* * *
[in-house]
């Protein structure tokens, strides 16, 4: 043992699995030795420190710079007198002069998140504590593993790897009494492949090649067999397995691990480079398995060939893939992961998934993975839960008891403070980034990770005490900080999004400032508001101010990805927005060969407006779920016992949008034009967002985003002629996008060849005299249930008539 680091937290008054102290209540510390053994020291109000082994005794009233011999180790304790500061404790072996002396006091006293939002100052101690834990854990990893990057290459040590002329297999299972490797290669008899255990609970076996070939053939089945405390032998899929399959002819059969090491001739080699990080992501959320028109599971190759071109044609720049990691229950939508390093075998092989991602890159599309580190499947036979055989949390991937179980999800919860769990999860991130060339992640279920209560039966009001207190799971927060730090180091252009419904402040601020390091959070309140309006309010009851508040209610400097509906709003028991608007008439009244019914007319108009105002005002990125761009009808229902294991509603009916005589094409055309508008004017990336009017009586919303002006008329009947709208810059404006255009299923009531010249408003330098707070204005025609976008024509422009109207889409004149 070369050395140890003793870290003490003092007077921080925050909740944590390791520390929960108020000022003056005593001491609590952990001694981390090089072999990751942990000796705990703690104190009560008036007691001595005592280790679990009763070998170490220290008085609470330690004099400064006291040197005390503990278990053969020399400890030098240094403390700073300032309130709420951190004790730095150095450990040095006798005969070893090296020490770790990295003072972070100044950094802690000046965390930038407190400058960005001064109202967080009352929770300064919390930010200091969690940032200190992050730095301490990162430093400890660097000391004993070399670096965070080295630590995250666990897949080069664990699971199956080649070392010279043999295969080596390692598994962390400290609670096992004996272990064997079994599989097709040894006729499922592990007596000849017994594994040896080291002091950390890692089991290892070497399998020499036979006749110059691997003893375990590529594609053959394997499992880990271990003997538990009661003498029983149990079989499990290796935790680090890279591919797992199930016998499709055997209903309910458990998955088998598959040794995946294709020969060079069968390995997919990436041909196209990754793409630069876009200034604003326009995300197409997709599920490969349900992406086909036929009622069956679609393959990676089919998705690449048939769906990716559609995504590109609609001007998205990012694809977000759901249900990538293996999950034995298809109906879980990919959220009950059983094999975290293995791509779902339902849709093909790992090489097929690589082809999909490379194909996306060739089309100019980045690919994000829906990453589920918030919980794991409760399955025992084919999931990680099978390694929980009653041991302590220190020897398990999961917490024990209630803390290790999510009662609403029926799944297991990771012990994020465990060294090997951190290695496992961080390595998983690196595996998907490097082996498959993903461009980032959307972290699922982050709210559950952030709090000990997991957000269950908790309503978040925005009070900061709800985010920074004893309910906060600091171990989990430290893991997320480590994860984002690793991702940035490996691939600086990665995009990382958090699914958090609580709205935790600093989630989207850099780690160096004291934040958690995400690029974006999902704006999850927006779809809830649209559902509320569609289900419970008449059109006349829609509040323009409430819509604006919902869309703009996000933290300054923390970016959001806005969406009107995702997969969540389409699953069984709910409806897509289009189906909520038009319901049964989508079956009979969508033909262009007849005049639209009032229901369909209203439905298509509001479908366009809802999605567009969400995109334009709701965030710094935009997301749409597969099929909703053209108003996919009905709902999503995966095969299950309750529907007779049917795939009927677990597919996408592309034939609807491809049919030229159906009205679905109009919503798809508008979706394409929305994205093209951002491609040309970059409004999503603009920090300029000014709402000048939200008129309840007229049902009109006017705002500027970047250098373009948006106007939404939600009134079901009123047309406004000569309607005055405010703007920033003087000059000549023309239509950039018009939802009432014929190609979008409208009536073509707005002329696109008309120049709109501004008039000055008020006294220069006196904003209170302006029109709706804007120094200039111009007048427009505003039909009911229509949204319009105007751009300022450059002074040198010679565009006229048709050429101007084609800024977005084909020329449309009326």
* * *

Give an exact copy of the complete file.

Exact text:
[in-house]
């Protein structure tokens, strides 16, 4: 043992699995030795420190710079007198002069998140504590593993790897009494492949090649067999397995691990480079398995060939893939992961998934993975839960008891403070980034990770005490900080999004400032508001101010990805927005060969407006779920016992949008034009967002985003002629996008060849005299249930008539 680091937290008054102290209540510390053994020291109000082994005794009233011999180790304790500061404790072996002396006091006293939002100052101690834990854990990893990057290459040590002329297999299972490797290669008899255990609970076996070939053939089945405390032998899929399959002819059969090491001739080699990080992501959320028109599971190759071109044609720049990691229950939508390093075998092989991602890159599309580190499947036979055989949390991937179980999800919860769990999860991130060339992640279920209560039966009001207190799971927060730090180091252009419904402040601020390091959070309140309006309010009851508040209610400097509906709003028991608007008439009244019914007319108009105002005002990125761009009808229902294991509603009916005589094409055309508008004017990336009017009586919303002006008329009947709208810059404006255009299923009531010249408003330098707070204005025609976008024509422009109207889409004149 070369050395140890003793870290003490003092007077921080925050909740944590390791520390929960108020000022003056005593001491609590952990001694981390090089072999990751942990000796705990703690104190009560008036007691001595005592280790679990009763070998170490220290008085609470330690004099400064006291040197005390503990278990053969020399400890030098240094403390700073300032309130709420951190004790730095150095450990040095006798005969070893090296020490770790990295003072972070100044950094802690000046965390930038407190400058960005001064109202967080009352929770300064919390930010200091969690940032200190992050730095301490990162430093400890660097000391004993070399670096965070080295630590995250666990897949080069664990699971199956080649070392010279043999295969080596390692598994962390400290609670096992004996272990064997079994599989097709040894006729499922592990007596000849017994594994040896080291002091950390890692089991290892070497399998020499036979006749110059691997003893375990590529594609053959394997499992880990271990003997538990009661003498029983149990079989499990290796935790680090890279591919797992199930016998499709055997209903309910458990998955088998598959040794995946294709020969060079069968390995997919990436041909196209990754793409630069876009200034604003326009995300197409997709599920490969349900992406086909036929009622069956679609393959990676089919998705690449048939769906990716559609995504590109609609001007998205990012694809977000759901249900990538293996999950034995298809109906879980990919959220009950059983094999975290293995791509779902339902849709093909790992090489097929690589082809999909490379194909996306060739089309100019980045690919994000829906990453589920918030919980794991409760399955025992084919999931990680099978390694929980009653041991302590220190020897398990999961917490024990209630803390290790999510009662609403029926799944297991990771012990994020465990060294090997951190290695496992961080390595998983690196595996998907490097082996498959993903461009980032959307972290699922982050709210559950952030709090000990997991957000269950908790309503978040925005009070900061709800985010920074004893309910906060600091171990989990430290893991997320480590994860984002690793991702940035490996691939600086990665995009990382958090699914958090609580709205935790600093989630989207850099780690160096004291934040958690995400690029974006999902704006999850927006779809809830649209559902509320569609289900419970008449059109006349829609509040323009409430819509604006919902869309703009996000933290300054923390970016959001806005969406009107995702997969969540389409699953069984709910409806897509289009189906909520038009319901049964989508079956009979969508033909262009007849005049639209009032229901369909209203439905298509509001479908366009809802999605567009969400995109334009709701965030710094935009997301749409597969099929909703053209108003996919009905709902999503995966095969299950309750529907007779049917795939009927677990597919996408592309034939609807491809049919030229159906009205679905109009919503798809508008979706394409929305994205093209951002491609040309970059409004999503603009920090300029000014709402000048939200008129309840007229049902009109006017705002500027970047250098373009948006106007939404939600009134079901009123047309406004000569309607005055405010703007920033003087000059000549023309239509950039018009939802009432014929190609979008409208009536073509707005002329696109008309120049709109501004008039000055008020006294220069006196904003209170302006029109709706804007120094200039111009007048427009505003039909009911229509949204319009105007751009300022450059002074040198010679565009006229048709050429101007084609800024977005084909020329449309009326």